Unfortunately, it seems that Microsoft is actually doubling down. Members of the Windows Insider Program (Microsoft's open software testing beta) running Windows 11 on hardware, which doesn't meet the minimum requirements, are now receiving a message asking that they uninstall the new OS and return to using Windows 10.
The message was published to Twitter by @BetaWiki, and reads "Your PC does not meet the minimum hardware requirements for Windows 11. Your device is not eligible to join the Windows Insider Program on Windows 11. Please install Windows 10 to participate in the Windows Insider Program in the Release Preview Channel."
We have reached out to Microsoft for comment.
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No Windows 11 for you
Microsoft has now dropped ineligible systems from the Insider program and tells them to install Windows 10. pic.twitter.com/zfALanmcuqAugust 31, 2021
Microsoft will soon launch its free Health Check app that will help you determine if your PC or laptop is Windows 11 ready. Unless you're rocking some fairly new hardware, though, chances are you'll need to stick to Windows 10 until you eventually need to buy a new device.
The minimum system requirements for Windows 11 are listed below.
- 64-bit processor
- 4GB of RAM
- 64GB drive
- 1Ghz clock speed
- UEFI, Secure Boot capable
- TPM 2.0
- A display larger than 9-inches with HD Resolution (1366x768)
- DirectX 12 compatible graphics / WDDM 2.x
- Internet connection for Windows 11 Home
There's no mention of being forcefully booted from the beta, but it's likely that you won't receive any further updates to the OS if you choose to ignore the request to downgrade. The Insider Program was being used as a workaround for users with older or ineligible hardware to gain access to Windows 11, so unless the minimum system requirements change, your 'free' upgrade to the new OS will require you to either upgrade your PC or buy an entirely new device.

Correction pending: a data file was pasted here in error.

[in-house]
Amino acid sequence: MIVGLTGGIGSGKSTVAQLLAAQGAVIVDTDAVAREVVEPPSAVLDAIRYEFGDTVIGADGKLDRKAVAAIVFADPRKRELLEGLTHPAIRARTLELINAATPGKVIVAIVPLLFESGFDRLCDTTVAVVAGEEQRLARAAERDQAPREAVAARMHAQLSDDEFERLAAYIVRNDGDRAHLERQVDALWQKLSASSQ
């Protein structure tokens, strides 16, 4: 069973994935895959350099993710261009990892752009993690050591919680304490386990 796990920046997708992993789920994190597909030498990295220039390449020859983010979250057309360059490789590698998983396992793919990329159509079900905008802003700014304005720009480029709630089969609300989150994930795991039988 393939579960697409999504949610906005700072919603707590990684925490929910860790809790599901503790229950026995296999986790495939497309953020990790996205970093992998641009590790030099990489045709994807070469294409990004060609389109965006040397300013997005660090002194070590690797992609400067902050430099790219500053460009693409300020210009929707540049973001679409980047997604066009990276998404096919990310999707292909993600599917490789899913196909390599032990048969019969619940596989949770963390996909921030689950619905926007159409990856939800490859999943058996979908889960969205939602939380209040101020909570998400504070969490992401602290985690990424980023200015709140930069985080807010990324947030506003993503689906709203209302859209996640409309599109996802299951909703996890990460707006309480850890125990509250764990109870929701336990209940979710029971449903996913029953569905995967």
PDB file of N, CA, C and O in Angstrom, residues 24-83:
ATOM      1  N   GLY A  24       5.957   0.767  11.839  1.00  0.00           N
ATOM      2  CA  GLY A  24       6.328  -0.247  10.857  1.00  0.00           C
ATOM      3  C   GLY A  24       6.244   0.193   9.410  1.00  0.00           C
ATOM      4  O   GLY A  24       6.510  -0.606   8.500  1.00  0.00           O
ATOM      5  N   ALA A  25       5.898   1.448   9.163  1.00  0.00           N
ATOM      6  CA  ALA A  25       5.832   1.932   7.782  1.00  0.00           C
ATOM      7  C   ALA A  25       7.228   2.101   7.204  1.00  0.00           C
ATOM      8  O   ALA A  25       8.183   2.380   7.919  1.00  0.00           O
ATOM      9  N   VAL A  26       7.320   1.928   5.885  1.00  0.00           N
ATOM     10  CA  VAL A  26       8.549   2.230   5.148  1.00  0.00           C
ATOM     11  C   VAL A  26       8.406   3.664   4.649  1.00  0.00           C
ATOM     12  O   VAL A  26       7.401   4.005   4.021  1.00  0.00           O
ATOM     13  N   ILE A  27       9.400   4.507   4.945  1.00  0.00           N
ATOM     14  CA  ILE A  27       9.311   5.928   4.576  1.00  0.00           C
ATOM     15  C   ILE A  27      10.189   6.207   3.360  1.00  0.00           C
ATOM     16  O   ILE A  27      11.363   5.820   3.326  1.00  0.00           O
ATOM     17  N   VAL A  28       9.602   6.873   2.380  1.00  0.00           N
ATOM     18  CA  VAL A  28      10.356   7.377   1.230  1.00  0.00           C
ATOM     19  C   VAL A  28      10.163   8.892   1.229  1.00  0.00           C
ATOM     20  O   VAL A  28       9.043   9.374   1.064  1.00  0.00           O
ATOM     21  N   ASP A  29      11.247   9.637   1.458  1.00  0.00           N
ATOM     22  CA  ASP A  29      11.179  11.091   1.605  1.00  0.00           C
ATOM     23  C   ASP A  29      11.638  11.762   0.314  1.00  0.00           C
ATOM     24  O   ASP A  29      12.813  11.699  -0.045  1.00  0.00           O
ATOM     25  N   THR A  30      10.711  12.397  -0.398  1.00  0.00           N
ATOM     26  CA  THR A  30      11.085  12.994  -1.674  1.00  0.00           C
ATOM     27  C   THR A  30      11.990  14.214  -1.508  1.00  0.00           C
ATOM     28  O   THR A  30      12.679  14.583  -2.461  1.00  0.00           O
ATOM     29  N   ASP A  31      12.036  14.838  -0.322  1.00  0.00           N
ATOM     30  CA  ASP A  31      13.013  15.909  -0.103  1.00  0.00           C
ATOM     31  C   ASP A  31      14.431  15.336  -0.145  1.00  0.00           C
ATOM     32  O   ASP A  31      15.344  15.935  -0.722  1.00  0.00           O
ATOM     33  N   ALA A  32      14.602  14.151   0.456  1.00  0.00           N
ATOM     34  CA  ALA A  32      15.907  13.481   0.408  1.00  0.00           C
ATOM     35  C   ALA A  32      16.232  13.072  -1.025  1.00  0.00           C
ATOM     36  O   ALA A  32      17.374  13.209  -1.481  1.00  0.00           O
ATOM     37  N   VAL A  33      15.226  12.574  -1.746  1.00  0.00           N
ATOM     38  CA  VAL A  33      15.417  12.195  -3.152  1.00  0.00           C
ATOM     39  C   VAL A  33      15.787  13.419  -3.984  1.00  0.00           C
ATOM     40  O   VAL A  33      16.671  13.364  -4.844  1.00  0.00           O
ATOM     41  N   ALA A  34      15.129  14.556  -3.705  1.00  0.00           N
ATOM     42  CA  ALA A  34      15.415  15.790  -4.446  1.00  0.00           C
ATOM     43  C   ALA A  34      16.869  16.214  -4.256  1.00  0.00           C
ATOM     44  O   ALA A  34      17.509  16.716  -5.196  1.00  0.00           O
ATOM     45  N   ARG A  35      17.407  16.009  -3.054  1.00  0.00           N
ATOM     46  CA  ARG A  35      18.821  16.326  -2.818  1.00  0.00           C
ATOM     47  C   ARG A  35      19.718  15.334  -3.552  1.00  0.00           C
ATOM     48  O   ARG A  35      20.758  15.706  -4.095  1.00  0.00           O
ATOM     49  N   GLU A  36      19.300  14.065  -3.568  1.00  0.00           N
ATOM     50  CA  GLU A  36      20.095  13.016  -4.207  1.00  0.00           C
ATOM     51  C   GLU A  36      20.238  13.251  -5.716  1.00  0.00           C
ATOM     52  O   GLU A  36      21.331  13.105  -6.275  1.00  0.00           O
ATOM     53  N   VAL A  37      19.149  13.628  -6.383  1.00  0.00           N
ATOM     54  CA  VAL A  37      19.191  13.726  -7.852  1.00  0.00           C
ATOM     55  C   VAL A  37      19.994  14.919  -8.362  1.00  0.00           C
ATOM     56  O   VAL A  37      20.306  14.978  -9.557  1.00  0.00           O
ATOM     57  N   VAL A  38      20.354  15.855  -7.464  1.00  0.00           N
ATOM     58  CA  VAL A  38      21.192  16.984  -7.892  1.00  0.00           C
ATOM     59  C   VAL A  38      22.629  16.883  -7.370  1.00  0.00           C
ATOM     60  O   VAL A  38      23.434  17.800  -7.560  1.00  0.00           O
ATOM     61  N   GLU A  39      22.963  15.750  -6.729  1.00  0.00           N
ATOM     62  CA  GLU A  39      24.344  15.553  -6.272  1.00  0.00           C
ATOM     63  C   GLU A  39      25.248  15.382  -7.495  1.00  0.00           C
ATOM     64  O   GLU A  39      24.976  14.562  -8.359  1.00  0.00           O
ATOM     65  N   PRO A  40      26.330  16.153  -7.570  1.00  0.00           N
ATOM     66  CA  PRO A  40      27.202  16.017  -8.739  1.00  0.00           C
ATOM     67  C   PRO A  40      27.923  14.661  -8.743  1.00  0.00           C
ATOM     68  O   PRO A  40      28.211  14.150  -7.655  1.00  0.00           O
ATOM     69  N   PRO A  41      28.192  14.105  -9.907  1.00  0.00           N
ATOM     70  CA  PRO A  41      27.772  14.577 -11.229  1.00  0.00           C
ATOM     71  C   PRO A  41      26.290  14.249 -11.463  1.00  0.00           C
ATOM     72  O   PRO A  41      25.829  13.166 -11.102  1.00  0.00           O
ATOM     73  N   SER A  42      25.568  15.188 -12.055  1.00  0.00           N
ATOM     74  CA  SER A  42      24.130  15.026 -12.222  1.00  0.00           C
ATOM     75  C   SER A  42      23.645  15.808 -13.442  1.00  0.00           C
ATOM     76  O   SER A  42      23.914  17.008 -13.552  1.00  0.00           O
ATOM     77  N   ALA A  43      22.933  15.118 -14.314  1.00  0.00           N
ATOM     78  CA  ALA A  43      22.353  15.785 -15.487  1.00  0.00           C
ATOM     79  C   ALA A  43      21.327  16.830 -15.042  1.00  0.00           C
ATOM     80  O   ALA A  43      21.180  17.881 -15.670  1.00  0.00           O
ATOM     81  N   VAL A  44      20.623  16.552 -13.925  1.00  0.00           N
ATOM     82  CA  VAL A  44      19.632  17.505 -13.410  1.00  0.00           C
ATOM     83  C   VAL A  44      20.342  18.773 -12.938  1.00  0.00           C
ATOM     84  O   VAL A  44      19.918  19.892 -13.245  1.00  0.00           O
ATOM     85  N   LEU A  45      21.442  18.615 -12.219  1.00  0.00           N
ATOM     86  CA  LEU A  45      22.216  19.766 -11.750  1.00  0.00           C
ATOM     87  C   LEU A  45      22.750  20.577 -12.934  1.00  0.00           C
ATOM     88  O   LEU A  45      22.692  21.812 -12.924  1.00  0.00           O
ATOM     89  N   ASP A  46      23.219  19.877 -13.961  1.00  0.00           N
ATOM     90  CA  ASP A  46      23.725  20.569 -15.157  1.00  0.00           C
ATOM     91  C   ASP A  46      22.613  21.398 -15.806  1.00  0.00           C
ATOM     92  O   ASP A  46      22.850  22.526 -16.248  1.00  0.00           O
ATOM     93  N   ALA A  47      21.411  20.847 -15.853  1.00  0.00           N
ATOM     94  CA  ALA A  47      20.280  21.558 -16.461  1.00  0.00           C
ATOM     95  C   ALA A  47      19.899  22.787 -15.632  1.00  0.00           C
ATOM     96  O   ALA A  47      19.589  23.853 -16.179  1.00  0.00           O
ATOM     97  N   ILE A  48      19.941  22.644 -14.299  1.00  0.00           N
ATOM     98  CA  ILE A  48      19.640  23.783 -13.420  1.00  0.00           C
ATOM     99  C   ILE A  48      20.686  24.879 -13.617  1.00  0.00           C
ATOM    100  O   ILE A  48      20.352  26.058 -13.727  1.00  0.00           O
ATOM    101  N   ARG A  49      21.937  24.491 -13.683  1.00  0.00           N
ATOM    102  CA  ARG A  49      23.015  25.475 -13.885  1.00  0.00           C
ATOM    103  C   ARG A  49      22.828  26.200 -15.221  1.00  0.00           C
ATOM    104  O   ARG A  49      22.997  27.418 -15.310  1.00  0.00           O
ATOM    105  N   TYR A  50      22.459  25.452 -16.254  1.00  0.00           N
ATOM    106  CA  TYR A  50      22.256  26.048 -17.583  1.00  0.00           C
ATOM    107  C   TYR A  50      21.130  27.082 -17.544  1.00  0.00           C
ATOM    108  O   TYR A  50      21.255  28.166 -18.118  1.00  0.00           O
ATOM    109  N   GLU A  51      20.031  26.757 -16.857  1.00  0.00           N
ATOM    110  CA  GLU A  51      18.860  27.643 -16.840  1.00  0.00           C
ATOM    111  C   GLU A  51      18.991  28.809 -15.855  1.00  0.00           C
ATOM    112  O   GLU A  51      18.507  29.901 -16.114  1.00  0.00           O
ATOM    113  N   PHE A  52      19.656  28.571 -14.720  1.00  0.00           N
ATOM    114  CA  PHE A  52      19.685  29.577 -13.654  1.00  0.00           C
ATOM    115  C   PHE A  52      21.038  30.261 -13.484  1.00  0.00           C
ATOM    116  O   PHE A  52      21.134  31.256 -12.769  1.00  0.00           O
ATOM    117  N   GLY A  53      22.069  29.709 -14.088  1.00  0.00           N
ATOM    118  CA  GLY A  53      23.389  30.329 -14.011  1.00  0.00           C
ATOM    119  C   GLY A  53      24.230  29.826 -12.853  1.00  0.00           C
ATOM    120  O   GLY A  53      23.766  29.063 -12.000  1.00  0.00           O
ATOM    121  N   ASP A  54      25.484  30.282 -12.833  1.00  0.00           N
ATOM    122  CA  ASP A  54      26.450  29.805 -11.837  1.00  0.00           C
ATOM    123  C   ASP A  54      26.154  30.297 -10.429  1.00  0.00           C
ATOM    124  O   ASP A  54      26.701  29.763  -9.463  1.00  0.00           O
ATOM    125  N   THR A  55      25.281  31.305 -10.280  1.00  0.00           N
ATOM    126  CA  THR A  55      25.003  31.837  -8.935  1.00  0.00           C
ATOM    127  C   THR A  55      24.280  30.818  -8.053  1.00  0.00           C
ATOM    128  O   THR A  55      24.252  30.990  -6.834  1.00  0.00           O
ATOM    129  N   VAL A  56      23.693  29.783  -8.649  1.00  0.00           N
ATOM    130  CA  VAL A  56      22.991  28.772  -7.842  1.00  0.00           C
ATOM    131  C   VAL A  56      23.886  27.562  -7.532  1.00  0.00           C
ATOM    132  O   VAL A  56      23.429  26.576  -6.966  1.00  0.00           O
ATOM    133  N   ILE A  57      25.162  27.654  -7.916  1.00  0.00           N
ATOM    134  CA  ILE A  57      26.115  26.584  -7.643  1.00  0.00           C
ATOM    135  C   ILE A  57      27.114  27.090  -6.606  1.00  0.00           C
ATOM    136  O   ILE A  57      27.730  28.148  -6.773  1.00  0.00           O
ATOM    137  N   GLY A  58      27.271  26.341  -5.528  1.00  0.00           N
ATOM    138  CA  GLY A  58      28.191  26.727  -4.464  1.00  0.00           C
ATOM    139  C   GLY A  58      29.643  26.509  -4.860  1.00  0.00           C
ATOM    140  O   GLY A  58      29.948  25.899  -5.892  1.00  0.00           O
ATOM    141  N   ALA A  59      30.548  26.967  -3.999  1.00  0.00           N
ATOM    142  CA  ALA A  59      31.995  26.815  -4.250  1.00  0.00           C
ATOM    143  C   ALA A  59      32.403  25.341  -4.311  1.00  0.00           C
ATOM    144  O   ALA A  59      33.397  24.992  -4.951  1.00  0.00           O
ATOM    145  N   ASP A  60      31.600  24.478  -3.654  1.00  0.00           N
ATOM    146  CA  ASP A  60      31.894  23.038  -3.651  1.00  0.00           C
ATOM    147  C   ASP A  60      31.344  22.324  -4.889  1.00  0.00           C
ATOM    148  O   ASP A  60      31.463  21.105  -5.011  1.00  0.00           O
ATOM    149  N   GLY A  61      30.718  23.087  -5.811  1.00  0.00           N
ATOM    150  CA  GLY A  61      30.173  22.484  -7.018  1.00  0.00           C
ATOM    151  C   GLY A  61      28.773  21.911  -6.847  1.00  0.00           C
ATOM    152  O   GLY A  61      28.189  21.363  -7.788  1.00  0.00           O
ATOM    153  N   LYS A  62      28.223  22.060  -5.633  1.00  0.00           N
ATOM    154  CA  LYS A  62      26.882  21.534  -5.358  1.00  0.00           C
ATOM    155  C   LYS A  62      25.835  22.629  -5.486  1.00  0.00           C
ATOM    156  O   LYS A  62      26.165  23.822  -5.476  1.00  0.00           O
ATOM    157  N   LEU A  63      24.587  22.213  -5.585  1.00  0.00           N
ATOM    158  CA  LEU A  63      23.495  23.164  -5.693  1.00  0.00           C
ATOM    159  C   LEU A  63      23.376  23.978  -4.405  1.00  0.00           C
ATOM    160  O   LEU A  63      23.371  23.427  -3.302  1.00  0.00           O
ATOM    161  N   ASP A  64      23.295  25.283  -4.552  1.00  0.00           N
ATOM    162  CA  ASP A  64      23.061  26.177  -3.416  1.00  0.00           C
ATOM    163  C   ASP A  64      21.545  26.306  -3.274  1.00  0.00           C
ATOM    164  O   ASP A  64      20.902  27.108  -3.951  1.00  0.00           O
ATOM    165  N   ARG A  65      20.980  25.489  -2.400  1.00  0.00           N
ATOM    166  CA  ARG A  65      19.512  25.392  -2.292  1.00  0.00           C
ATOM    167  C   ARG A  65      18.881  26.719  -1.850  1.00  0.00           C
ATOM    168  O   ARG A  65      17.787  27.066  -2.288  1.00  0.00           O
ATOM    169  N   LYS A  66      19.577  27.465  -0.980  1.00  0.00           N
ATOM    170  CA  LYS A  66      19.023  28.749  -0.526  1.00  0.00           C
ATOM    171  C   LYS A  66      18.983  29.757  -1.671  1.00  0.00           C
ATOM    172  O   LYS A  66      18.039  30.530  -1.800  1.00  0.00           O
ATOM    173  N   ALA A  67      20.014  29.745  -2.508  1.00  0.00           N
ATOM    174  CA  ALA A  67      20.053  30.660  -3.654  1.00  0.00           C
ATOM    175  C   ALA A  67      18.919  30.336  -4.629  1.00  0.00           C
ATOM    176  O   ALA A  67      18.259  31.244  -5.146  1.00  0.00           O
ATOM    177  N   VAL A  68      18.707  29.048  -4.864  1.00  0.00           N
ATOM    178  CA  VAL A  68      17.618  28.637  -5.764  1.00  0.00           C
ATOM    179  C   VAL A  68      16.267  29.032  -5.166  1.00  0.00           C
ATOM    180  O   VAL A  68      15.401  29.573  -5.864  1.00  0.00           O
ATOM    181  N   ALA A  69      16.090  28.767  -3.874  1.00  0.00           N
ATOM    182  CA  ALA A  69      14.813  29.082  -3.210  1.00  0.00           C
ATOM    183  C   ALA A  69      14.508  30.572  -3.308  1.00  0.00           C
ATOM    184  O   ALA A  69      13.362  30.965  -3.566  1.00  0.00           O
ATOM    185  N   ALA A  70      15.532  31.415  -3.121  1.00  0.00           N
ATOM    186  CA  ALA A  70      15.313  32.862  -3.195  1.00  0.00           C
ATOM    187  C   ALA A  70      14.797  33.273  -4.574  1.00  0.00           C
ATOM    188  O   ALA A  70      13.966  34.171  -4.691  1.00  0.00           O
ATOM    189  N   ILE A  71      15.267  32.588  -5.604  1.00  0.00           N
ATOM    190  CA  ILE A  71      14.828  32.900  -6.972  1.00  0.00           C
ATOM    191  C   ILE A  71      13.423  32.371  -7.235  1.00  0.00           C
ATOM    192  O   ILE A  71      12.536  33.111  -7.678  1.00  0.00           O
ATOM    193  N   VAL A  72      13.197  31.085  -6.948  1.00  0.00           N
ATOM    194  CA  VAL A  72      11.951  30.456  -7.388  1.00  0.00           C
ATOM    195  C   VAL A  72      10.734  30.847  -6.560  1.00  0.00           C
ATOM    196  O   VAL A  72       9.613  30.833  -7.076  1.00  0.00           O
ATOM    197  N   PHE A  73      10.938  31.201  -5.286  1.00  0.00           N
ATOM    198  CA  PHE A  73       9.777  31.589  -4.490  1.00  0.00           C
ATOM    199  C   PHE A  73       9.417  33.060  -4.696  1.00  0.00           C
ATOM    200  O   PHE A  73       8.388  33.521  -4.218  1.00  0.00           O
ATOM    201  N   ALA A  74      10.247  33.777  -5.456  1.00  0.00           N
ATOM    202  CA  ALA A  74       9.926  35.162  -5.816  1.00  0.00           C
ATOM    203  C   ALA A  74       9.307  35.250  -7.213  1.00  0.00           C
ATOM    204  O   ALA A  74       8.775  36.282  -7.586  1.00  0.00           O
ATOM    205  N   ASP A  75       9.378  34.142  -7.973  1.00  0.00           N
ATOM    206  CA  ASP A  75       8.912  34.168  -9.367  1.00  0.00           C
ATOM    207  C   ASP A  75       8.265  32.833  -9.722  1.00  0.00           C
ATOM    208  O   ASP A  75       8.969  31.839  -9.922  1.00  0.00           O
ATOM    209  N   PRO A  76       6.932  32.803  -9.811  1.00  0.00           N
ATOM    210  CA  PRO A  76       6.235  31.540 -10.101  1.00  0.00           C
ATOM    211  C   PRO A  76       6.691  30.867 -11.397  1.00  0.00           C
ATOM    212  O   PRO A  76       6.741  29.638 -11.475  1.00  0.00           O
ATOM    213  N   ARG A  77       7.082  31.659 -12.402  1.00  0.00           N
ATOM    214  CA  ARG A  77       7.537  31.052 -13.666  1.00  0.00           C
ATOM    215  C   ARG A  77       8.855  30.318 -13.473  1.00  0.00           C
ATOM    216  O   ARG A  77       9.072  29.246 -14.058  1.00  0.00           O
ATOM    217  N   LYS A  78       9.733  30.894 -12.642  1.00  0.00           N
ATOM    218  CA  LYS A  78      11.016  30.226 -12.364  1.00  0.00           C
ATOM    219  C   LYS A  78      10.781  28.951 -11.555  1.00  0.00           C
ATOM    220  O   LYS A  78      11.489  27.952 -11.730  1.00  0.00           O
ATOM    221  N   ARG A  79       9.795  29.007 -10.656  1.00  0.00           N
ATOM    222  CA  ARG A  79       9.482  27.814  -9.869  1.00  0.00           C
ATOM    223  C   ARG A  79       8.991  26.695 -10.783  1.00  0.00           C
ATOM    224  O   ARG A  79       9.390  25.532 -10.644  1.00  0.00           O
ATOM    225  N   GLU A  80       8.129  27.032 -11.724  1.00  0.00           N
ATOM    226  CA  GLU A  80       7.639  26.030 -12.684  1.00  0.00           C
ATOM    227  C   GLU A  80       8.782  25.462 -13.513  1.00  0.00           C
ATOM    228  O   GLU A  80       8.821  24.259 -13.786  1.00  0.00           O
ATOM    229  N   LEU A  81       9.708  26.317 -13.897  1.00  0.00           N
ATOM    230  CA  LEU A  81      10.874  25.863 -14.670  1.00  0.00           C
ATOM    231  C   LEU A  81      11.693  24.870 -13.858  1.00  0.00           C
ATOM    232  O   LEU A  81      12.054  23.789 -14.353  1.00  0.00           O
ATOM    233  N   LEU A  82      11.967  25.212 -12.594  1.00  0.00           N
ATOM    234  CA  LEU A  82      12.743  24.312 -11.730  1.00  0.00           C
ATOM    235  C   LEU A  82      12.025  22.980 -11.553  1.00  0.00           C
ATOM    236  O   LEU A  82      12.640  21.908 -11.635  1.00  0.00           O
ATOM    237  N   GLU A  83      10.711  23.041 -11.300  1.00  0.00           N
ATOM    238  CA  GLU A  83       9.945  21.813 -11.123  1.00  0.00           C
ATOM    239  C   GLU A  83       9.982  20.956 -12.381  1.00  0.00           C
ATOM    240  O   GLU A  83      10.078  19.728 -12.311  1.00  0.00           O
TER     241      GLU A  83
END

Analysis: Is Microsoft taking things too far?
There are plenty of reasons to be excited about jumping over to Windows 11, from its Teams integration and native support for Android apps, over to an improved experience using Xbox Game Pass. This is, of course, only going to salt the wounds for many people who are ineligible to run the new OS, so what is Microsoft gaining by excluding such a large percentage of its current Windows userbase?
There are a few assumptions we can make, with the most obvious being that Microsoft wants to motivate people to upgrade their systems and move away from older hardware. Staying on top of newer hardware makes sense in theory, but in the real world, PCs and laptop devices are a very expensive purchase, and very few families or businesses can afford to replace their tech every 2-3 years.
And then there's the security argument. Microsft actually made an official post on the Windows Insider blog that explained its reasoning for having such high minimum system requirements, stating that "We need a minimum system requirement that enables us to adapt software and hardware to keep pace with people’s expectations, needs and harness the true value and power of the PC to deliver the best experiences, now and in the future".
In that post, the following principles were listed:
- Security. Windows 11 raises the bar for security by requiring hardware that can enable protections like Windows Hello, Device Encryption, virtualization-based security (VBS), hypervisor-protected code integrity (HVCI) and Secure Boot. The combination of these features has been shown to reduce malware by 60% on tested devices. To meet the principle, all Windows 11 supported CPUs have an embedded TPM, support secure boot, and support VBS and specific VBS capabilities.
- Reliability. Devices upgraded to Windows 11 will be in a supported and reliable state. By choosing CPUs that have adopted the new Windows Driver model and are supported by our OEM and silicon partners who are achieving a 99.8% crash free experience.
- Compatibility. Windows 11 is designed to be compatible with the apps you use. It has the fundamentals of >1GHz, 2-core processors, 4GB memory, and 64GB of storage, aligning with our minimum system requirements for Office and Microsoft Teams.
The reasons are sound, but regardless of how justified Microsoft is for prioritizing the security of Windows 11, that won't help the large percent of current Windows 10 users who don't meet the hardware requirements to make the upgrade. What's the point of offering a brilliant product if most of your current customers are unable to use it?
We reported last week that around 50% of current Windows 10 users are keen to move over Windows 11, so we should have a better idea of how many people are able to upgrade by the end of 2021.
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